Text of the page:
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Student and the Google Summer of Code: What is Next?

The list of accepted students to the Google Summer of Code will be published very soon. If you are on that list, important information below. But first a word for those who are not on the list.

Not on the list

Thank you for your effort. There were a lot of excellent applications. Unfortunately resources are limited, hard choices had to be made and many good applications had to be rejected. It’s the application, not you! The rejection is based on a number of criteria, many of which you could not influence. These include the availability of mentoring resources specific to your proposal; the importance of the proposed work for the community; the number of sponsorships allocated to the community.

What’s next? You are probably disappointed now. Take the time you need to come to terms with the outcome and clear your mind. Then look forward.

  • What have you learned from this experience?
  • What can you do better next time you write an application (for a grant, for a job, or for an hypothetical future edition fo the Summer of Code)?
  • What can you do to improve your chances in the community next time if another opportunity arises?

You are still welcome and we’ll happily help you integrate our community like we help any person new to our community. I’d reccomend you read the advice for accepted students, you may find opportunities there. Last year, one of our students that was not on the list initially got on it 24 hours before coding began.

On the list

Feeling lucky? you deserved it. Take a day to enjoy the feeling. Then roll up your sleeves. You passed the first milestone and there are a few more ahead.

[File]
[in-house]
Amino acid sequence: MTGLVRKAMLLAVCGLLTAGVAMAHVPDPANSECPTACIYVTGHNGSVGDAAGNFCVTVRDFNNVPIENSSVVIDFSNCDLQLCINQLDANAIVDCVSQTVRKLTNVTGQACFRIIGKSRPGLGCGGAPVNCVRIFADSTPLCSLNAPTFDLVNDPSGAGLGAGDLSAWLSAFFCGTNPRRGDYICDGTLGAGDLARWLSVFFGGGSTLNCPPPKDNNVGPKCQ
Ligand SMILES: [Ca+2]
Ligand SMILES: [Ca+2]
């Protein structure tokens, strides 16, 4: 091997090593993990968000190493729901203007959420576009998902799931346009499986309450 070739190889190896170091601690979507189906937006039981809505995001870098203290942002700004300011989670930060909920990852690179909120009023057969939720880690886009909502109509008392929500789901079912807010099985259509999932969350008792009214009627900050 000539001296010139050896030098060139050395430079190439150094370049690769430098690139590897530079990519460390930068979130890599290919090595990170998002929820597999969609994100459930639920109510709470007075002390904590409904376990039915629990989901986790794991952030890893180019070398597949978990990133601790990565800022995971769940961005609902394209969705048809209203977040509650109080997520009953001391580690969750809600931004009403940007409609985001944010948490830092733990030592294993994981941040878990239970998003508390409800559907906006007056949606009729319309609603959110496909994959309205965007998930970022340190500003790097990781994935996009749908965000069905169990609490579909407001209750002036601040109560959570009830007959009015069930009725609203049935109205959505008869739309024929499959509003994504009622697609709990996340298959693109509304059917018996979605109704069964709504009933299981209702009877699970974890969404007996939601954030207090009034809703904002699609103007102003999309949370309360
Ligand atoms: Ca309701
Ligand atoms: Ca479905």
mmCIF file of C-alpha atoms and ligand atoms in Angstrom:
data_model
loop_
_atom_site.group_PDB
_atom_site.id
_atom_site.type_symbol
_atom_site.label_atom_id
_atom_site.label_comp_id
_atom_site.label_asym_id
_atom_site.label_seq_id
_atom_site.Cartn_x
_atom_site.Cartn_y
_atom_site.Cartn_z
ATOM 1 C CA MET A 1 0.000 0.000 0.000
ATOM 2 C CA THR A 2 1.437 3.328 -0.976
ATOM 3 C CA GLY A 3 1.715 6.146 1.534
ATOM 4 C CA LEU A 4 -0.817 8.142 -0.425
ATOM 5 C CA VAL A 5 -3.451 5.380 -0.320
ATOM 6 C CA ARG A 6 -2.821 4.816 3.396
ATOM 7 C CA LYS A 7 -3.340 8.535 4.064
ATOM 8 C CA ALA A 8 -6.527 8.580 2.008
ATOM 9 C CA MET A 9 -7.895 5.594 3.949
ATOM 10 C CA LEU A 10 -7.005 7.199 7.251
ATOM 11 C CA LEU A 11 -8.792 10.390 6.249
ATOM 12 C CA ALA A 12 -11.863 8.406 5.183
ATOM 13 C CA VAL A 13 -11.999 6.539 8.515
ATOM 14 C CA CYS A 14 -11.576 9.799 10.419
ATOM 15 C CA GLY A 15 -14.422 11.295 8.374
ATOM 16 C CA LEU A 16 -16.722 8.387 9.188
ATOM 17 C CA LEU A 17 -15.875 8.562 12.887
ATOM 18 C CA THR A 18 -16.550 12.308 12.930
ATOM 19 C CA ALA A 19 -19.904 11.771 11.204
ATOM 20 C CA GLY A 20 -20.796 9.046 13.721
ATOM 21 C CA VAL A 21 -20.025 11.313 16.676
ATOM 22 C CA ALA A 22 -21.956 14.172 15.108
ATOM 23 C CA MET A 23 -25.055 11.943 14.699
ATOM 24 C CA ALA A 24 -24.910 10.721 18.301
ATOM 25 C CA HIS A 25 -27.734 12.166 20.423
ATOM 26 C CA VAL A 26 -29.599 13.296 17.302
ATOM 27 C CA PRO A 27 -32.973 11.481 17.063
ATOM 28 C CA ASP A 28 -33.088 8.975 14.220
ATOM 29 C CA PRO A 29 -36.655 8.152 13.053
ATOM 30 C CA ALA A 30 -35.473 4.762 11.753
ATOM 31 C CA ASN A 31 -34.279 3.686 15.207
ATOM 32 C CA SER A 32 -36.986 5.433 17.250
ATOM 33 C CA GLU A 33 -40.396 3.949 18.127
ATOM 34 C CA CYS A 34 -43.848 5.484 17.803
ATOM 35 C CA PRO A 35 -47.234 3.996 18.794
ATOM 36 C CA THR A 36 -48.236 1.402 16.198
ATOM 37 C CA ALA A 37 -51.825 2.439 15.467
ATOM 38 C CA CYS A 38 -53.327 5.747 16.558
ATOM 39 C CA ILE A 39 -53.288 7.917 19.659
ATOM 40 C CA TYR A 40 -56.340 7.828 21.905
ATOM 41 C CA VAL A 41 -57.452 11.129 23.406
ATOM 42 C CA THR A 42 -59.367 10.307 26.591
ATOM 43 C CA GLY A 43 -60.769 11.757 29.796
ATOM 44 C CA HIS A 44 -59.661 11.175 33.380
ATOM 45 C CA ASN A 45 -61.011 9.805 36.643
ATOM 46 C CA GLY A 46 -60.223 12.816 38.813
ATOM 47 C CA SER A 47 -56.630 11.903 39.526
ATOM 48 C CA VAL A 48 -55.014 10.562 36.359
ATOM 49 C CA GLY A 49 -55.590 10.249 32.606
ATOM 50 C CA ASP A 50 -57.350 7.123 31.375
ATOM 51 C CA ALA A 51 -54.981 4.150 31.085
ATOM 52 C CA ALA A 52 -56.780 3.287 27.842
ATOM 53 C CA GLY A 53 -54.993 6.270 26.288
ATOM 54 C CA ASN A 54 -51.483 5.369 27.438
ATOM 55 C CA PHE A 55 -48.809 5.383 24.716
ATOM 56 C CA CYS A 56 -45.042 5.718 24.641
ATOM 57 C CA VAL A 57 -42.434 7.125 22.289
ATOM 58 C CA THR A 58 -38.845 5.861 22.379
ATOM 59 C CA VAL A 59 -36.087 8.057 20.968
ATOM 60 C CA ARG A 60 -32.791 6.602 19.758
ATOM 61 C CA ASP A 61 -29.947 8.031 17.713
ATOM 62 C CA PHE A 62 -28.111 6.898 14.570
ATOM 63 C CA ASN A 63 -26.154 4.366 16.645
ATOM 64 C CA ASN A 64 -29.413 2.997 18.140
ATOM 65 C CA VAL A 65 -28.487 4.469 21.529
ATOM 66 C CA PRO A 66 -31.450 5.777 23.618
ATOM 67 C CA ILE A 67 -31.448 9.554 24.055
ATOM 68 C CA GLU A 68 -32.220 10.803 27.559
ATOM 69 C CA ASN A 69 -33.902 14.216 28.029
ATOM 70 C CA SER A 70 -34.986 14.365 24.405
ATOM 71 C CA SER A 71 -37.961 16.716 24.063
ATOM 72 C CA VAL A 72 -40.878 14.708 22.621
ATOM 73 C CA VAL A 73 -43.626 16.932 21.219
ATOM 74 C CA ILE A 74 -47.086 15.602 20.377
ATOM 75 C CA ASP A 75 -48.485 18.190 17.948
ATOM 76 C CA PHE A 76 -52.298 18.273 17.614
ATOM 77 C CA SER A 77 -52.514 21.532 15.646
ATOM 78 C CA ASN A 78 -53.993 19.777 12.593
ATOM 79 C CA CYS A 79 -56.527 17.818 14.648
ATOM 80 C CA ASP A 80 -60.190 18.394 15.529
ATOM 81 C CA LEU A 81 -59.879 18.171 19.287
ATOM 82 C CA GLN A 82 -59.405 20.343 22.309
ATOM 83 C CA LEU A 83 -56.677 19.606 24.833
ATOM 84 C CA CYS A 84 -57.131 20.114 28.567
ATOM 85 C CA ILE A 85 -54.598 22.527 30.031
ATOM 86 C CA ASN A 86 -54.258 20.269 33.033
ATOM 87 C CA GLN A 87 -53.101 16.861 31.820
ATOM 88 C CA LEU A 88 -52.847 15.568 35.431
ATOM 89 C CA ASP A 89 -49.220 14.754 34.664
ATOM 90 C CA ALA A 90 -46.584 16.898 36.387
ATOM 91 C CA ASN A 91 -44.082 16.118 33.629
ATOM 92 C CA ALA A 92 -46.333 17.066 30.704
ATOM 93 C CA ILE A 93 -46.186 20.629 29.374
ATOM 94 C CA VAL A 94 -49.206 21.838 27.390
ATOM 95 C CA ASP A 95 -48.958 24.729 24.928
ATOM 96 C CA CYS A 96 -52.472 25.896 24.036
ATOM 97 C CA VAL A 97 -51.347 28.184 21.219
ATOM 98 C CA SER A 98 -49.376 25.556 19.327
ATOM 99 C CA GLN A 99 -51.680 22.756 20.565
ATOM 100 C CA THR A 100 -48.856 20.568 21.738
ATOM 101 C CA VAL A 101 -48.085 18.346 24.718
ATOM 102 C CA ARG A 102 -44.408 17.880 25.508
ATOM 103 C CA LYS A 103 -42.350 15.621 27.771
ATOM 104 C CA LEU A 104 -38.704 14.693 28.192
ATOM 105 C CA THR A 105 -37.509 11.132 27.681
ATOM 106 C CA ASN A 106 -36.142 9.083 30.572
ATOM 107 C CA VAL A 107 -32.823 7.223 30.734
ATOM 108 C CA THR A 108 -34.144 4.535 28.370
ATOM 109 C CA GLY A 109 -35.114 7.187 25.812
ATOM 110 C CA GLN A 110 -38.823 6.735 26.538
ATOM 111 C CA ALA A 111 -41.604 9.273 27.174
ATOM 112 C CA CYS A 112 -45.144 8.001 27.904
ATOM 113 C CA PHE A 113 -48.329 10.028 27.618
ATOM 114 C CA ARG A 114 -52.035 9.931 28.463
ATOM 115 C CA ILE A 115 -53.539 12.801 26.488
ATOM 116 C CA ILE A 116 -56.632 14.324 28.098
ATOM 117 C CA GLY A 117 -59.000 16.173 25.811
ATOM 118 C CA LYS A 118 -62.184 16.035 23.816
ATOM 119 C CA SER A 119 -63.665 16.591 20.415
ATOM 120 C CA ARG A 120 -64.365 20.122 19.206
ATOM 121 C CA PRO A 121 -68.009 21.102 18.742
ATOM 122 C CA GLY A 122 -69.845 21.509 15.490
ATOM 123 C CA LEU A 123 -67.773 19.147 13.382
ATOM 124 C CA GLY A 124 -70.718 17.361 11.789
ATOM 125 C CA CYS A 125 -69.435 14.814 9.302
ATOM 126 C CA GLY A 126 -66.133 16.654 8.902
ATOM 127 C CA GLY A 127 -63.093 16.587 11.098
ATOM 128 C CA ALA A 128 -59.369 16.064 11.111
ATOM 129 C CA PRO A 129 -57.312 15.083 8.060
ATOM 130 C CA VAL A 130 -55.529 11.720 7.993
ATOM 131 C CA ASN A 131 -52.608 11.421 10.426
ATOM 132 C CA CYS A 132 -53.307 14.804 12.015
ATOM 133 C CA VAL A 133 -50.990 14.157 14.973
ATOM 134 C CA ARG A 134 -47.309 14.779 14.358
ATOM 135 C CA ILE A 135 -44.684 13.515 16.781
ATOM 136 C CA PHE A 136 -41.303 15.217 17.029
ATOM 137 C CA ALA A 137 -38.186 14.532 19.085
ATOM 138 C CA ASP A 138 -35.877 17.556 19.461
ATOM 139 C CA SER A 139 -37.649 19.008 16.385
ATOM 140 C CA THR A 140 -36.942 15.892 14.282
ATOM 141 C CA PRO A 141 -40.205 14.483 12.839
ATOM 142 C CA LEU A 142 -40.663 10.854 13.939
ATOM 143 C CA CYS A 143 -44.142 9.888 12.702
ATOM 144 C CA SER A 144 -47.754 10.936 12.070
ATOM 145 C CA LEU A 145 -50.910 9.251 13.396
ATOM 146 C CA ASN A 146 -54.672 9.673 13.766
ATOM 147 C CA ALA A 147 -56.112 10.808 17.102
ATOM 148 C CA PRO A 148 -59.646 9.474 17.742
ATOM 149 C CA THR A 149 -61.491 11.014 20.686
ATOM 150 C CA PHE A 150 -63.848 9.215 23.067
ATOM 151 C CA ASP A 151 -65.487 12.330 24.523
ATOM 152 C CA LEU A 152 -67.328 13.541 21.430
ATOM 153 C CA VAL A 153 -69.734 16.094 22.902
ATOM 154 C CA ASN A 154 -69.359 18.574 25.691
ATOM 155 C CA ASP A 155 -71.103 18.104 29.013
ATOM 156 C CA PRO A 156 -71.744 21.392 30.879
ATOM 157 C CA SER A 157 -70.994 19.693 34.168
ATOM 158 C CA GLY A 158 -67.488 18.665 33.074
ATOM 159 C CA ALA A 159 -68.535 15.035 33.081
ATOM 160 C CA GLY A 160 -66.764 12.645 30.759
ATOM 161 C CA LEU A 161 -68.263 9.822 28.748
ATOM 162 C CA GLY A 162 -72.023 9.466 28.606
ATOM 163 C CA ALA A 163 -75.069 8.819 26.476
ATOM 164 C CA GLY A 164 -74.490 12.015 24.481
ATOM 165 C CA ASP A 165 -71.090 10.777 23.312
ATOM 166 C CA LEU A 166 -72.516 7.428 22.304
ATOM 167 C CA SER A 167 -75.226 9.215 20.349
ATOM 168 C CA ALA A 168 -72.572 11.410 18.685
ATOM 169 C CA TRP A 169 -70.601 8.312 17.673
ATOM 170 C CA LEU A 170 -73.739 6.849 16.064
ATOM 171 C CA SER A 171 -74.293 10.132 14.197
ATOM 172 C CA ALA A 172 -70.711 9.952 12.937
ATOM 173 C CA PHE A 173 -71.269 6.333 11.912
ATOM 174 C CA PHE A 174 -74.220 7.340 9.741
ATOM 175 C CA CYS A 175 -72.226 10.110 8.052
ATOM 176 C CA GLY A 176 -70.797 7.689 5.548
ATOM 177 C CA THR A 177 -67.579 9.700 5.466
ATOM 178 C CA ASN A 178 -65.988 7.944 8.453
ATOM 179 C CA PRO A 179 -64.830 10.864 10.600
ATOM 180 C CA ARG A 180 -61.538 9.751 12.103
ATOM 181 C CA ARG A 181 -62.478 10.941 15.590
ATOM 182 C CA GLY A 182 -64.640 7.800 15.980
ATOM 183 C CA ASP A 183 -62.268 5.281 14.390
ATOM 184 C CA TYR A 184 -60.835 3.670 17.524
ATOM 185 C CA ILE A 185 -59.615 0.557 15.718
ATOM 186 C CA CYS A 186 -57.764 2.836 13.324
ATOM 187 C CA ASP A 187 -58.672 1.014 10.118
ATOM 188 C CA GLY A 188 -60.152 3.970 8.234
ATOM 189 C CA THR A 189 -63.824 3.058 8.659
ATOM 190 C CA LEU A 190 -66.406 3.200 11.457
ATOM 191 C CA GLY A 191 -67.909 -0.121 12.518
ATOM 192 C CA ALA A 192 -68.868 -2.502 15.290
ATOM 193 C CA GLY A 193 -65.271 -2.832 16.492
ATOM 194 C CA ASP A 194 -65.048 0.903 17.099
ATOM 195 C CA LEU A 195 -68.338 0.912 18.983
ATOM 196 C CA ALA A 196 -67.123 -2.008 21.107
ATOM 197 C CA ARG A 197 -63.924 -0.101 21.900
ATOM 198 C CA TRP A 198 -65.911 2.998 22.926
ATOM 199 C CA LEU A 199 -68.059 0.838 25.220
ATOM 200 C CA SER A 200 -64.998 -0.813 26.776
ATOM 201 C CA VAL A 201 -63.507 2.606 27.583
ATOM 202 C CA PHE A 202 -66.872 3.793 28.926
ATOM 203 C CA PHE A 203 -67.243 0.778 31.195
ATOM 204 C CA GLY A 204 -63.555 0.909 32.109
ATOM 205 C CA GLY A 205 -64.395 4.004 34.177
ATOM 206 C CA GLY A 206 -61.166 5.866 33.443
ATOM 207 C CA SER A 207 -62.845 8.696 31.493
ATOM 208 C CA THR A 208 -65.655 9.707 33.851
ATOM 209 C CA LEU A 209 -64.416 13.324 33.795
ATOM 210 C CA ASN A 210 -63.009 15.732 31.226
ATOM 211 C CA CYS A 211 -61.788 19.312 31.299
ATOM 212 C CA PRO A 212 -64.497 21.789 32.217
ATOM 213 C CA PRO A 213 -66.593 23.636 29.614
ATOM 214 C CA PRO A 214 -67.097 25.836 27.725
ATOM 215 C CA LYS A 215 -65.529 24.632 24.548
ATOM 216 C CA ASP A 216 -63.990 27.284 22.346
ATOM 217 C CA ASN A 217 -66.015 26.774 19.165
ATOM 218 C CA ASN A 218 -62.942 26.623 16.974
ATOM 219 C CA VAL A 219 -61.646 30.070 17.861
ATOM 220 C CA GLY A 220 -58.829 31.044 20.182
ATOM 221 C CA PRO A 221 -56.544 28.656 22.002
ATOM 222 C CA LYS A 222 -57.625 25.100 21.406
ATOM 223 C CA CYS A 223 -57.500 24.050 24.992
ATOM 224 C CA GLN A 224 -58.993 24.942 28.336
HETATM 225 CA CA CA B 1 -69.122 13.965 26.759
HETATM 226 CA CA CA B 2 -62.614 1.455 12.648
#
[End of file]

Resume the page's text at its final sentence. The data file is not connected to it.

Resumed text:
What’s next? You are taking up a new committment. The dates that were tentatively penciled in become fixed committments. You’re hired. Your work time is booked. Moreover, you may want to reschedule some of your free time to bond with the community until May 26. Hang around, participate, communicate, contribute.

In contrast to your work time, there is no obligation on your free time. You do what you can and want, like any other volunteer, which in our case means like every community contributor. While there is no obligation, I strongly advice you to at least do the following:

  • Establish a relationship with your assigned mentor. How will you want to work together?
  • Communicate what can be expected of you. What are your current committment? How much time can you volunteer to the community in the coming four weeks? What do you intend to do in that time?
  • Communicate with the community at large. Blend in.

If you want to really impress, one additional patch to the code against a bug in the bug tracker would be awesome.

We believe we made a good choice, and we hope you believe the same. We are still getting to know each other and while unlikely it is still possible for you to desist or for your mentors to change their minds before May 26. Last year we replaced one student 48 hours before coding began. To avoid this, the recipe is simple: join the community. Hang around, participate, communicate, contribute. And don’t put too much pressure on yourself. Manage expectations.

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